Every behaviour has a feeling behind it. If we can help children understand their own feelings, it is easier for them to choose the best thing to do about it, rather than just react. If we can help them understand other people’s feelings, then it is easier to avoid problems and have the most fun.
Here are some ideas to help with understanding feelings:
- Establish a foundation of safety and calm:
- make sure there is a routine time each day when the child can feel calm and safe. This can often be good as part of a bedtime routine. It might be a story, or a cuddle or just some quiet chill out time.
- notice any points of the day that the child finds difficult and think how to make these smoother
- let the child talk about any worries or bad things that have happened – but don’t force this
- Help to learn about feelings and what they are called:
- make a list of some feelings you’d like the child to understand, and some simple words to describe them that make sense to the child. Don’t worry if some of these are a bit “babyish” at first. “Bouncy” might be better than “over-excited” for example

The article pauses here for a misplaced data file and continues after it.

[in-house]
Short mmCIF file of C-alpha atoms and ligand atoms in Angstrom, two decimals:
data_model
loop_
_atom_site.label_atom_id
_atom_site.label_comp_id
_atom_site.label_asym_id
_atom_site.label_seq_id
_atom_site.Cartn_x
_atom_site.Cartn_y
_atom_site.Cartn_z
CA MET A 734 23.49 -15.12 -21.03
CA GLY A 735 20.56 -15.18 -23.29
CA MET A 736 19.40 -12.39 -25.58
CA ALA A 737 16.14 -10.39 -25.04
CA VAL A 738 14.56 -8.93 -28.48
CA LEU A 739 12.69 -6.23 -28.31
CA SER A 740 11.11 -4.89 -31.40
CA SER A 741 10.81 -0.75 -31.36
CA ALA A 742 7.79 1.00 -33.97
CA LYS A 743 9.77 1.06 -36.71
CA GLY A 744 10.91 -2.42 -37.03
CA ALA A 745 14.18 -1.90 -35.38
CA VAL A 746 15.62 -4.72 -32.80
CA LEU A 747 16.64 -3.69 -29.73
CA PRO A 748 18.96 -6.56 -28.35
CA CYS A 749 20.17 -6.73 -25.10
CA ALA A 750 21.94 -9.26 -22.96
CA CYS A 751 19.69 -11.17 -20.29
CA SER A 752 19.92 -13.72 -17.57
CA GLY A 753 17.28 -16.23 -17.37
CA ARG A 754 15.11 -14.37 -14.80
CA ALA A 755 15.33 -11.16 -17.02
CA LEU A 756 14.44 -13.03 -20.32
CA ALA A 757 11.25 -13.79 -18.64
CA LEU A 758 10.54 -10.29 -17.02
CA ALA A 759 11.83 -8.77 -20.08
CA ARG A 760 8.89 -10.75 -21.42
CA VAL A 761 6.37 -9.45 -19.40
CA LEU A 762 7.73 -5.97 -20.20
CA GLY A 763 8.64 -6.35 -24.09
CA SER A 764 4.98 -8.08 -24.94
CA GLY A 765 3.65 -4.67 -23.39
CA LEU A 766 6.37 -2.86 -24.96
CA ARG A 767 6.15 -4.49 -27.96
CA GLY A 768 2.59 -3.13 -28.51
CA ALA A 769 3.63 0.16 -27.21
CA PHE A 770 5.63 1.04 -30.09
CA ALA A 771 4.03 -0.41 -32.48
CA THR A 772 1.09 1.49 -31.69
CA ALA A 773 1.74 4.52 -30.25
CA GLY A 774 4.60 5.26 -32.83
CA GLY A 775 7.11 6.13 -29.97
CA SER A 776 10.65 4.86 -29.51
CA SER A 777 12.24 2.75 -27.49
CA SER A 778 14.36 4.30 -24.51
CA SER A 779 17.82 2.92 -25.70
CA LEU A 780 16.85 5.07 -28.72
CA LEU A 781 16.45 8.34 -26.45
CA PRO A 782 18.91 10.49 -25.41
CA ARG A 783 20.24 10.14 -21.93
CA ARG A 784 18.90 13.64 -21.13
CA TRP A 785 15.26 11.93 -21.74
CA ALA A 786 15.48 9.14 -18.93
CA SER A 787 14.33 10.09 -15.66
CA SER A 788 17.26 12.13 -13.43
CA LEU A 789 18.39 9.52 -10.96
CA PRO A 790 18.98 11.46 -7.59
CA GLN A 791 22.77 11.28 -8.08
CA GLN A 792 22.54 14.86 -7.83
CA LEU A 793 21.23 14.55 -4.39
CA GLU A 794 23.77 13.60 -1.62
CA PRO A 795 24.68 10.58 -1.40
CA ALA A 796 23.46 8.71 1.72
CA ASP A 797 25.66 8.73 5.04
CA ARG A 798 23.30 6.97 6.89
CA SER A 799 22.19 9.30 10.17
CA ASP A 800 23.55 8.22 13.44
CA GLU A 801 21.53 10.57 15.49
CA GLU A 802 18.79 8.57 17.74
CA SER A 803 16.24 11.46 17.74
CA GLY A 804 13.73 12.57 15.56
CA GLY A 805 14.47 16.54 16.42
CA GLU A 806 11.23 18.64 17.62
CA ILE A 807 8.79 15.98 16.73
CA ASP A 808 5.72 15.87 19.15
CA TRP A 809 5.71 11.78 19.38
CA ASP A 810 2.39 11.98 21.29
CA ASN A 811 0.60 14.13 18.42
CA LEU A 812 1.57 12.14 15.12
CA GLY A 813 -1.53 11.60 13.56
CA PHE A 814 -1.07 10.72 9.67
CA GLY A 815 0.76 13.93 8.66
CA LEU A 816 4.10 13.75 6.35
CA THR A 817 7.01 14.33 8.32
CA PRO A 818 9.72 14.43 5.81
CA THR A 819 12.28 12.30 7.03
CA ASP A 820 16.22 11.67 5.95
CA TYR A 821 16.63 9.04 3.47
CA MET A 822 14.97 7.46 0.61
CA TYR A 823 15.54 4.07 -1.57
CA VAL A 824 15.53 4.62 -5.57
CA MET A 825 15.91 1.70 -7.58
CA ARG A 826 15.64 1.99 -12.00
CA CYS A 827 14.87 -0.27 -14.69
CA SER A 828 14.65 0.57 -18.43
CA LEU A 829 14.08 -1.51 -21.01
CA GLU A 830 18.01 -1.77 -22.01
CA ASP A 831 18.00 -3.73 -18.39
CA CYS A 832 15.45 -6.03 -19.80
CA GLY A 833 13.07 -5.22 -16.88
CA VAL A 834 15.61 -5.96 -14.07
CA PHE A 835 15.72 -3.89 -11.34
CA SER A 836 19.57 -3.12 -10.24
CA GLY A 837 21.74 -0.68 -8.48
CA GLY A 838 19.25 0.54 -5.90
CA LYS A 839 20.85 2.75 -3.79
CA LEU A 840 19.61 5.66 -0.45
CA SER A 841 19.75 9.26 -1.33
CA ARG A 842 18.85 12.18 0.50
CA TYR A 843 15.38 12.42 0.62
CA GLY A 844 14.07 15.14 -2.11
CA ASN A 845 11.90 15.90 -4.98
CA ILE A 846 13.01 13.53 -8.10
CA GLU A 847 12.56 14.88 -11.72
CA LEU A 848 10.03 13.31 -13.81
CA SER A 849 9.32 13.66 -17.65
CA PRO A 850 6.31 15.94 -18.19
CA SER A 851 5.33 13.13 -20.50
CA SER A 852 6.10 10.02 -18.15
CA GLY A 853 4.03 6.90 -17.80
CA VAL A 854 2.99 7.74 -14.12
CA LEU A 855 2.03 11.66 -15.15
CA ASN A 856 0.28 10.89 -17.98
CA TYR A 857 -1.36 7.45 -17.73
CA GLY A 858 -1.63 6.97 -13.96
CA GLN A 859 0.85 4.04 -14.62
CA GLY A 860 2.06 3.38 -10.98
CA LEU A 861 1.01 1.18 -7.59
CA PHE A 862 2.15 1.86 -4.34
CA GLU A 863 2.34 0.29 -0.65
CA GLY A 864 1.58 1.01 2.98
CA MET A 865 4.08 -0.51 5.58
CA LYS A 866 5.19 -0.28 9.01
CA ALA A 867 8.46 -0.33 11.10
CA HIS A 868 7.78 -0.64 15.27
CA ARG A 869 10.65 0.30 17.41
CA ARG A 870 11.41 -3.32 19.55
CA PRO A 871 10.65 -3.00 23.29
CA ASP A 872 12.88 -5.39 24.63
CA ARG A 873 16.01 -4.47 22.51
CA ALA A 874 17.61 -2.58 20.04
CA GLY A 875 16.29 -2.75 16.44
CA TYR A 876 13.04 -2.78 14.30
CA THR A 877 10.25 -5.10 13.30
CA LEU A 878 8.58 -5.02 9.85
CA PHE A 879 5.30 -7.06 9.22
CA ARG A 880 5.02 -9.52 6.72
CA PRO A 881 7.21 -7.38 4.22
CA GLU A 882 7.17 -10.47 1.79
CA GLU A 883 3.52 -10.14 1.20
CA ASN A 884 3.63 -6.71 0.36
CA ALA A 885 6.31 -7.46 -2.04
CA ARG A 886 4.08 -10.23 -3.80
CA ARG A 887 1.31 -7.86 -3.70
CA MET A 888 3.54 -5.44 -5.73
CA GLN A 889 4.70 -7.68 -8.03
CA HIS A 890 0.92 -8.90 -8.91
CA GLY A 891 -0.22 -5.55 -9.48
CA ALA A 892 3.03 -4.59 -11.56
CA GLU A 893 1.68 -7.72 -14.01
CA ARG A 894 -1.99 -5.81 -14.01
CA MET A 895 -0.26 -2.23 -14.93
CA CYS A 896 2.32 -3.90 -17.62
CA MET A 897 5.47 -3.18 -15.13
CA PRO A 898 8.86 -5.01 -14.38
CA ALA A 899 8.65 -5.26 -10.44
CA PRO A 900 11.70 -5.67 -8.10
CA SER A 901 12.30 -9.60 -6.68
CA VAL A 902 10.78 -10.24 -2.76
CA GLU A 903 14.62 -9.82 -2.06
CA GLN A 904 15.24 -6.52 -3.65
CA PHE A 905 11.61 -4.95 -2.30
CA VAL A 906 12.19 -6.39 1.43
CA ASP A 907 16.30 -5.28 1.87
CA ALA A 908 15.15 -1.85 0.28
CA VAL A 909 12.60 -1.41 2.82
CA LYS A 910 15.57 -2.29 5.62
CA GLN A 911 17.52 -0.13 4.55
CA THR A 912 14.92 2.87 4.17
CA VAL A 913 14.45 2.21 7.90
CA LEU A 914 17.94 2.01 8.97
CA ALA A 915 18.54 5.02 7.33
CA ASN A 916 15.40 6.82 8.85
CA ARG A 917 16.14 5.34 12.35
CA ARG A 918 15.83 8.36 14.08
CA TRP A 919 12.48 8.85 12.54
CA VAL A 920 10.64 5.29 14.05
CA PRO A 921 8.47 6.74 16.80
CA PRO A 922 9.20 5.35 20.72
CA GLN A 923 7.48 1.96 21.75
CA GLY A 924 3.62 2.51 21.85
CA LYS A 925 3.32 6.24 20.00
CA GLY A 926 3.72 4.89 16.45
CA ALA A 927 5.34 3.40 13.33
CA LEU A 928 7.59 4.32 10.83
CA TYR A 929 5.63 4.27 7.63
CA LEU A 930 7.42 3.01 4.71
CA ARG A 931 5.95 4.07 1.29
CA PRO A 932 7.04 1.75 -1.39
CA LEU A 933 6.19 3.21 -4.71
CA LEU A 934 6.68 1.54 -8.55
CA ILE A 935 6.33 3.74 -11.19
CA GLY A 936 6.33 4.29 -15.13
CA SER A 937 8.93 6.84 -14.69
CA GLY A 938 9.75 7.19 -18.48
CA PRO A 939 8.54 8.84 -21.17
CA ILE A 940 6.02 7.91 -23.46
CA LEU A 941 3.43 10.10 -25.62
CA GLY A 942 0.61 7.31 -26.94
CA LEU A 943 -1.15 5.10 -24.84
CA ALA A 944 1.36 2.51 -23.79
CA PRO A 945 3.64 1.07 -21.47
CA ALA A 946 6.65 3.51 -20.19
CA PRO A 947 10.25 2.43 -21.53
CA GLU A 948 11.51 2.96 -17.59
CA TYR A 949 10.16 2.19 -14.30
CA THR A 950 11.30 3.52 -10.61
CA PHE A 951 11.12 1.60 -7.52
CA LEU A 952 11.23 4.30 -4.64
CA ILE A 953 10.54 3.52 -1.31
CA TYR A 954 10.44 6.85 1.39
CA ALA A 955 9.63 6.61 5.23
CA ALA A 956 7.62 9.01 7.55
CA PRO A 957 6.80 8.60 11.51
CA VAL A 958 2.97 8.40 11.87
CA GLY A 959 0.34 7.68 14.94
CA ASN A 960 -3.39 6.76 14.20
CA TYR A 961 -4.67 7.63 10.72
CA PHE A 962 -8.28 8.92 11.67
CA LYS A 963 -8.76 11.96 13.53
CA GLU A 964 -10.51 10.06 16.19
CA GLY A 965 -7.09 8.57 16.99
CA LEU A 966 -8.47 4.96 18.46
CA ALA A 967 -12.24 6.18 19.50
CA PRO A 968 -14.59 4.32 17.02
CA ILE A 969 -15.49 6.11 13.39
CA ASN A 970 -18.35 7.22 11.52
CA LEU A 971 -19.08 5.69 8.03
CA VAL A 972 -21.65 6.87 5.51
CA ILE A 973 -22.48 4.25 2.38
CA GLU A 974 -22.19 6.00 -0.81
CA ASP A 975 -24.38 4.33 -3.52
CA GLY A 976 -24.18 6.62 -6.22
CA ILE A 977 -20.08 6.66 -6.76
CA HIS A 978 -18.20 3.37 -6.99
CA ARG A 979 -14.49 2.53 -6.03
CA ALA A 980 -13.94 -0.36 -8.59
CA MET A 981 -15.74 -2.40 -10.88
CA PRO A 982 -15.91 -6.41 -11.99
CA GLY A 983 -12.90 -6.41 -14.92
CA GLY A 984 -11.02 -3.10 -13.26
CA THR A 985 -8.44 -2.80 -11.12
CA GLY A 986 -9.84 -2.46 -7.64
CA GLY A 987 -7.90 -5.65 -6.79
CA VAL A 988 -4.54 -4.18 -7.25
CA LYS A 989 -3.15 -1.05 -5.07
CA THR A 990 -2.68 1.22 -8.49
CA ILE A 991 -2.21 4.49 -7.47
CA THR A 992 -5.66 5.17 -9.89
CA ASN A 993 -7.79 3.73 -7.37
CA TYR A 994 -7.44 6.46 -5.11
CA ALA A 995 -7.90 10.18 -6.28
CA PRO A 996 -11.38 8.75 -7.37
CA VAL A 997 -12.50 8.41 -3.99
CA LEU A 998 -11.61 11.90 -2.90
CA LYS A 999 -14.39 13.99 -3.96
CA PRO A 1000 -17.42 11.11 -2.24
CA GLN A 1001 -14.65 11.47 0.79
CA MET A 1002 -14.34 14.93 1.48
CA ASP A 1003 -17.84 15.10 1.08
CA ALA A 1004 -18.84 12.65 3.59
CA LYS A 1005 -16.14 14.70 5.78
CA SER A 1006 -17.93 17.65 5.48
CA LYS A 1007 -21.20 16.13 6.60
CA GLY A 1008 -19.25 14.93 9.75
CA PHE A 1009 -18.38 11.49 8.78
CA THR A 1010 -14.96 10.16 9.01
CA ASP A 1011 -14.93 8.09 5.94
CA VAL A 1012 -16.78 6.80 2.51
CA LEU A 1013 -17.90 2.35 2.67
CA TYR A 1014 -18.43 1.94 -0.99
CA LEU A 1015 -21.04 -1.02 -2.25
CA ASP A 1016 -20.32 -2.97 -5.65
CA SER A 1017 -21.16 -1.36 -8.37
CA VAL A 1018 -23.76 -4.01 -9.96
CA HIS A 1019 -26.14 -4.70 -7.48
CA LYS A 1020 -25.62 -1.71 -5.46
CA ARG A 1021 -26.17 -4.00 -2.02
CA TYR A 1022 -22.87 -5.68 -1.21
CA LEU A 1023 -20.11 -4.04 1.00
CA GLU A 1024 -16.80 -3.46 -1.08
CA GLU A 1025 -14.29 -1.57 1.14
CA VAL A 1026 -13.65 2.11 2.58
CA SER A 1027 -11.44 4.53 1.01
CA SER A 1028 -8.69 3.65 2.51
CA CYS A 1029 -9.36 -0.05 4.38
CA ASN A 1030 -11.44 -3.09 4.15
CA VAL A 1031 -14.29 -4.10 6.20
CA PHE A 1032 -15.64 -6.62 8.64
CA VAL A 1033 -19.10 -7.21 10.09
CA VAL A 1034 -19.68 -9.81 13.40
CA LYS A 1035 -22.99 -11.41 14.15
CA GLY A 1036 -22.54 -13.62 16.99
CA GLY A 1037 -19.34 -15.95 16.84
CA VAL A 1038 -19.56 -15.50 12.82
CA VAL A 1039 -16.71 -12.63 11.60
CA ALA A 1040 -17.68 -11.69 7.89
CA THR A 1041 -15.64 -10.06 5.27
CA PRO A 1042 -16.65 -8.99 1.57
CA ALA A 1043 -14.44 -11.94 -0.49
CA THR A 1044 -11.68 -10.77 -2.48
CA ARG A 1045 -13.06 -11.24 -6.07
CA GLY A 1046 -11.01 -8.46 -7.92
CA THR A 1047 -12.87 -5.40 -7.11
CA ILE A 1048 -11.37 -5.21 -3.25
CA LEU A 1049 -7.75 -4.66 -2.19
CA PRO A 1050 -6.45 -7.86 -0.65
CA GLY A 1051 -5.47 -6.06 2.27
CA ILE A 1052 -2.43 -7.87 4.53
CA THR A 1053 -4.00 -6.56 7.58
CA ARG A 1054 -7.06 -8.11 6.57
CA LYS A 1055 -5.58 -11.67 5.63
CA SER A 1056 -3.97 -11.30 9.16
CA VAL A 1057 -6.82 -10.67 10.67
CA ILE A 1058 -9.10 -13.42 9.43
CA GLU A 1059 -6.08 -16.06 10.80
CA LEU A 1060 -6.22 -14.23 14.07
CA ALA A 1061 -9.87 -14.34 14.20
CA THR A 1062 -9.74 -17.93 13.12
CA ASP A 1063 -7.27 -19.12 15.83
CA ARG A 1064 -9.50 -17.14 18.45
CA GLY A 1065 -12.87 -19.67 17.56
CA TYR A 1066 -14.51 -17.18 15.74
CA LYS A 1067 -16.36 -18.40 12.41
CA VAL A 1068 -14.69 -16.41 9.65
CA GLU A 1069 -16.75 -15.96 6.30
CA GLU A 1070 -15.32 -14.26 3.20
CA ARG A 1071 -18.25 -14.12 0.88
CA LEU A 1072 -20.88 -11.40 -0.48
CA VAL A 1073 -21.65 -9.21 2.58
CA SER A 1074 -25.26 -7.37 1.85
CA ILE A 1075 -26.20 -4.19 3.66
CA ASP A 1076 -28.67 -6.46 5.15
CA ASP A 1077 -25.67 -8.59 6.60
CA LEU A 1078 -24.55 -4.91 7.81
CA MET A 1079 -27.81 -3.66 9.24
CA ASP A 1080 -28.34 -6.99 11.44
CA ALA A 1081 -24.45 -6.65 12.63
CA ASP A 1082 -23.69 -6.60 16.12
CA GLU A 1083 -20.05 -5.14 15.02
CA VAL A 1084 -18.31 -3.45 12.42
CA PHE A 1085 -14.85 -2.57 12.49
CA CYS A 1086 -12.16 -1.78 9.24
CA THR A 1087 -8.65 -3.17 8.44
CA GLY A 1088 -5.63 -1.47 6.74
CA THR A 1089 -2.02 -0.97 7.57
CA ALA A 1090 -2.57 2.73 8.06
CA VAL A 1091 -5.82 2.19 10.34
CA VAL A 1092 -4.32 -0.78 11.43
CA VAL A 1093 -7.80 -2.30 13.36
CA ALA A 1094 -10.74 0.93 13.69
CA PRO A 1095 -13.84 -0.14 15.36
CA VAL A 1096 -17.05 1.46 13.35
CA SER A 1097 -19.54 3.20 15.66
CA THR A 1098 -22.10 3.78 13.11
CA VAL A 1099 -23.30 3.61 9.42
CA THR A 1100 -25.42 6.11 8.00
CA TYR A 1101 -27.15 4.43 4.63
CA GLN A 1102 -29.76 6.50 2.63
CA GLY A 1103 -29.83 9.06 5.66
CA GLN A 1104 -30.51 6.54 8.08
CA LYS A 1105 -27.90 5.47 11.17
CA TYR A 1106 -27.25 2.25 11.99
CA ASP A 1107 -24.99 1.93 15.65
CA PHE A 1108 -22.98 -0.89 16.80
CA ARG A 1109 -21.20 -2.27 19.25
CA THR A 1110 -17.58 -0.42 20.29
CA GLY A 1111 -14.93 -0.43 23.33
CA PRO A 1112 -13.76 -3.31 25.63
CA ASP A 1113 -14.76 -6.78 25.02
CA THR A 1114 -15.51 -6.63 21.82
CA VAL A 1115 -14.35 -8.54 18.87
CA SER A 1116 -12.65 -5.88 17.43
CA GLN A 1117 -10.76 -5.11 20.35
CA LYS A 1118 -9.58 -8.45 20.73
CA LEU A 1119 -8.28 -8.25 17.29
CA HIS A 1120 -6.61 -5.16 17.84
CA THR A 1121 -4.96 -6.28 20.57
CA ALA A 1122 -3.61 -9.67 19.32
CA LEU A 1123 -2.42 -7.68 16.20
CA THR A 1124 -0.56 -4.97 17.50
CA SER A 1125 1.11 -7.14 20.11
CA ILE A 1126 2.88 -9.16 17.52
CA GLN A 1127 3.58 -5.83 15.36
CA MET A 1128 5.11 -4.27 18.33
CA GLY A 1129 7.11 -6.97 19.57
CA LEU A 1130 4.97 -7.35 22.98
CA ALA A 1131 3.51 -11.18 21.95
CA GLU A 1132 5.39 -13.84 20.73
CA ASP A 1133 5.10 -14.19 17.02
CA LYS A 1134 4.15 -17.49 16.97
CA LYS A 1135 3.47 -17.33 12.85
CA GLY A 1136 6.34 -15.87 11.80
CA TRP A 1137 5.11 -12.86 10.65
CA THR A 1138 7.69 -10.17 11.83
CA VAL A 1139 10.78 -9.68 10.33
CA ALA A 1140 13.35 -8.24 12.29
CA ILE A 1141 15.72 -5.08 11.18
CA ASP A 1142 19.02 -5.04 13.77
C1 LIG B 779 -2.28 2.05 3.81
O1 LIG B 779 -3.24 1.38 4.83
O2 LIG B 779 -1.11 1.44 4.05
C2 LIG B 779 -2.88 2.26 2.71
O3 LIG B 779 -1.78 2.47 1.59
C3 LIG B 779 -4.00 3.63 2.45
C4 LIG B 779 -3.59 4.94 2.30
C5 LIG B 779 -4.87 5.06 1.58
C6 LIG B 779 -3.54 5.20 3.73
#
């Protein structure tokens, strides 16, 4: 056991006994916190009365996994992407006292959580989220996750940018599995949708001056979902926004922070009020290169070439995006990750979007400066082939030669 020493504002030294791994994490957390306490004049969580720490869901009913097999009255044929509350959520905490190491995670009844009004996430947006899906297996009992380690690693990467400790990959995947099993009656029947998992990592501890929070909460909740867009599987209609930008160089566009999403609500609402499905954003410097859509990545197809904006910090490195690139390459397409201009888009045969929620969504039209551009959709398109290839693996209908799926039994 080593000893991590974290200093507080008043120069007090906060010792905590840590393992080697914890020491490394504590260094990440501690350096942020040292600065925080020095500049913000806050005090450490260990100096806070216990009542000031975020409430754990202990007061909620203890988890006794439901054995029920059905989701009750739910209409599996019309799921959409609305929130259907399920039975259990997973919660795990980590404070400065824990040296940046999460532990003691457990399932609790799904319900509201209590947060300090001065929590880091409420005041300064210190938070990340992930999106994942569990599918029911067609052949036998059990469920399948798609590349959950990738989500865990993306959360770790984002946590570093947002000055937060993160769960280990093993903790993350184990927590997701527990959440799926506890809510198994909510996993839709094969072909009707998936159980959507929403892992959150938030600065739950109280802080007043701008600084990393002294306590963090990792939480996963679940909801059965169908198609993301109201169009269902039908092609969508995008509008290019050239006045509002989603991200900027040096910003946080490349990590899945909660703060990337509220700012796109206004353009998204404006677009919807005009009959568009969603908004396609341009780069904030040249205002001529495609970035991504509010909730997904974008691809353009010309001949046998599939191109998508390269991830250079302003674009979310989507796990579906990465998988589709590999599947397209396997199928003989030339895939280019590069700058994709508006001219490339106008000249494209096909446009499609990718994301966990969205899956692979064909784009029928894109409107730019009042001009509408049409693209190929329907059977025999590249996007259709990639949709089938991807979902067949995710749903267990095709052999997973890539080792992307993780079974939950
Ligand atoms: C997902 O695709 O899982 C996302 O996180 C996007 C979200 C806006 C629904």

- use feeling language in day to day conversations: “Granny will be happy when we go round”. “Are you looking forward to going?” If you are describing negative feelings, (“Mummy’s worried we might be late”) make sure it is low key and solvable!
- Use feeling words to describe what is happening for the child. “I think you are getting bored with X, why don’t we try something else”. “You look all excited and jumpy!” “Are you worried about …?”
- For both these ideas, make sure you use words the child knows!
- Read lots of stories. Every story has some kind of difficulty or bad feeling in it, and the story shows how this can be made better. While you are reading, chat about the characters and what they might be thinking – see what the child thinks. Here is one way to do this, with help from some owls!
- If things go wrong, then use talk about feelings to explain and problem solve:
- use constructive explanations for why other children do what they do. “I think Sara wanted to play and was sad when she couldn’t”
- Use feeling language to help children work out how to make things better. “What can we do so Sara is not sad any more?